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San Francisco’s Magic Theatre is focusing on developing new plays.  Four world premieres dominate the current season, and Hir by Taylor Mac is its current offering.  The playwright has identified a genre for his play, “Absurd Realism”, and it is easy to see how the phrase applies when you experience Hir at the Magic Theatre in San Francisco.

Director Niegel Smith has staged a play that is intellectually challenging, entertaining, beautifully designed and executed by its technical staff, and acted with great dramatic and comic skill and conviction by the entire cast.  There are masterful moments of poignant commentary and pantomimic dramatization to exemplify the concept of absurd realism. The play itself, however, is in need of a more impelling dramatic action.

Isaac (Ben Euphrat) has returned home to his family from Afghanistan after three years of service as a U.S. Marine.  He was dishonorably discharged for reasons that go without too much detail, but what we are privy to is quite enough to explain his exit from the military.  His hope to return to his concept of home is derailed when he arrives to find his father debilitated by a stroke, his mother disengaged from the conventional realities of everyday routines, his younger sister in the midst of gender reassignment, and their house in a condition that resembles a landfill more than a home.

The scenic design by Alexis Distler serves as a visual metaphor for the action of the play.  We see the bare structure of the house walls, and through its wooden framing we are allowed to see through the facades and illusions that permeate the characters. The house is a collection of garbage and neglect in which Isaac seeks to restore his image of a home.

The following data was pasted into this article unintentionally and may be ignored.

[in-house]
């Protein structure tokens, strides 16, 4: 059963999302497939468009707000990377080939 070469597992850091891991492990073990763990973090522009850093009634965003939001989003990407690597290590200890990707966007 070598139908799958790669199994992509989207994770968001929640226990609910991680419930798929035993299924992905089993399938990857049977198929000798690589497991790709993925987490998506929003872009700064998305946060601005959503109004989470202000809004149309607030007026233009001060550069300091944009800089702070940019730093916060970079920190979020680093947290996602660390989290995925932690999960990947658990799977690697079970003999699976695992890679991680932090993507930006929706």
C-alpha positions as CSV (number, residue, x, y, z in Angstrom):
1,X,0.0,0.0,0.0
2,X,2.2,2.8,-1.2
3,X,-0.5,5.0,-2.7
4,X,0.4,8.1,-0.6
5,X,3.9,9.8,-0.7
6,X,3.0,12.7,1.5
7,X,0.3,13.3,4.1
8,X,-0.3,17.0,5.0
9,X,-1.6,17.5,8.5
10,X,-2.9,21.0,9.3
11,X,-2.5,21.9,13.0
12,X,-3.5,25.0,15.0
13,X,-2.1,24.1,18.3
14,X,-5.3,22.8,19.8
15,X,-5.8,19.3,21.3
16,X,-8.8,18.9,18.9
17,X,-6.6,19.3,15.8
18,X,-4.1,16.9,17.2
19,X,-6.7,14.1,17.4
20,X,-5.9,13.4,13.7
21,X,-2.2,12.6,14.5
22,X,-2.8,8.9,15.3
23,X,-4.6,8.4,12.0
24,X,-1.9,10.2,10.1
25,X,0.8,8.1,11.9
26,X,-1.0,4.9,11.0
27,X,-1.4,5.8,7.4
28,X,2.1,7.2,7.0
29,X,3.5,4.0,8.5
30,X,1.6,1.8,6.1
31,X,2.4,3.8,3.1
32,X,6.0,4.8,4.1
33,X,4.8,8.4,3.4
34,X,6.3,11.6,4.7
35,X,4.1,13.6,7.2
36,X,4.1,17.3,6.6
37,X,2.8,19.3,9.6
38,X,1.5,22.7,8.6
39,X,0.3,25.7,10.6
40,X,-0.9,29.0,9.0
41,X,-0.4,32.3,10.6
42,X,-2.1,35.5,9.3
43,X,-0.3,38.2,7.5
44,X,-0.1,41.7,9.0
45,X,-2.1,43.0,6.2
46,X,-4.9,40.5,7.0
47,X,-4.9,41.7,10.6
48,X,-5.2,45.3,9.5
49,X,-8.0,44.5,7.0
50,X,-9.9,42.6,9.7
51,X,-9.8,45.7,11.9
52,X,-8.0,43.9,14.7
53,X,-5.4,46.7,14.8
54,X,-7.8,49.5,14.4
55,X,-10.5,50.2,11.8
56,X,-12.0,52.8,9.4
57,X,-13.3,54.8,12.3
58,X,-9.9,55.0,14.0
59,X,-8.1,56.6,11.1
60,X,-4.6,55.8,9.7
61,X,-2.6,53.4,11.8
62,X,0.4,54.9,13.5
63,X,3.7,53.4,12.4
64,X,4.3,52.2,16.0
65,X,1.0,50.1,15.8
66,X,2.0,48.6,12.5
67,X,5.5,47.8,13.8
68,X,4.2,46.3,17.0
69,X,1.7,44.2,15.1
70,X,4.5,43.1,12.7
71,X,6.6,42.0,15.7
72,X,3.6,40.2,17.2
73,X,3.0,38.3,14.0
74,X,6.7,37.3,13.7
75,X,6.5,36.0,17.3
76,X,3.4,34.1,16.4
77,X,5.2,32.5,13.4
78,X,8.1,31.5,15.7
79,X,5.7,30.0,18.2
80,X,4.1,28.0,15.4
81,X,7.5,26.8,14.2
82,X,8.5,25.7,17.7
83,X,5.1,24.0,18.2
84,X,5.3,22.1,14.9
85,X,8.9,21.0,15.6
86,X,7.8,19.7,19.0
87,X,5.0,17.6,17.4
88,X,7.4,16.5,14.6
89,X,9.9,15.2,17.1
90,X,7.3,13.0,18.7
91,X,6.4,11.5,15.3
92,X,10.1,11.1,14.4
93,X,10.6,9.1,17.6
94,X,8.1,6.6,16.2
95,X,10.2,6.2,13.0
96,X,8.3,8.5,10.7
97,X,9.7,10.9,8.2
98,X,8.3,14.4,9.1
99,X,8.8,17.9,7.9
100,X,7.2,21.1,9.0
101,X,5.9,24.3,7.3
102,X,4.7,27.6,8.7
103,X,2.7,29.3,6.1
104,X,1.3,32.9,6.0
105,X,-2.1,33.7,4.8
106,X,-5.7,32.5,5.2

Isaac is referred to as “I” throughout the play, and the use of pronouns is prominent and important.  A lesson in gender neutral pronouns is presented in the course of the action.  Her and him become one word, hir, pronounced “here”.  He and she become ze, pronounced “zay”.  These pronouns serve to blur the lines that define a person in society. The less a person can be categorized and judged, the more a person can be accepted for their true self without comparisons to others.

His mother is Paige (Nancy Opel), who has ceased to buy into the notion that she no longer has the responsibility to care for anyone or anything.  Paige feels as though there is now a new paradigm that expands what is acceptable in society.  This leads her to the logical conclusion that she shouldn’t care about anything at all.  This is absurd realism, something taken to its extreme without violating plausibility.

She imposes a vengeful, sadistic tyranny over her husband, Arthur (Mark Anderson Phillips). Arthur was once a sadistic tyrant himself and has recently suffered a stroke which partially paralyzed one side of his body and impaired his speech.  Our first glimpse of Arthur is with him wearing a woman’s nightie and a rainbow colored Afro wig with his face painted as a circus clown.  Prior to I’s return, Arthur has been relegated to vegetate in front of a television and suffer Paige’s humiliating wrath in retaliation for his years of abusing her.  She doses him with estrogen to keep him docile.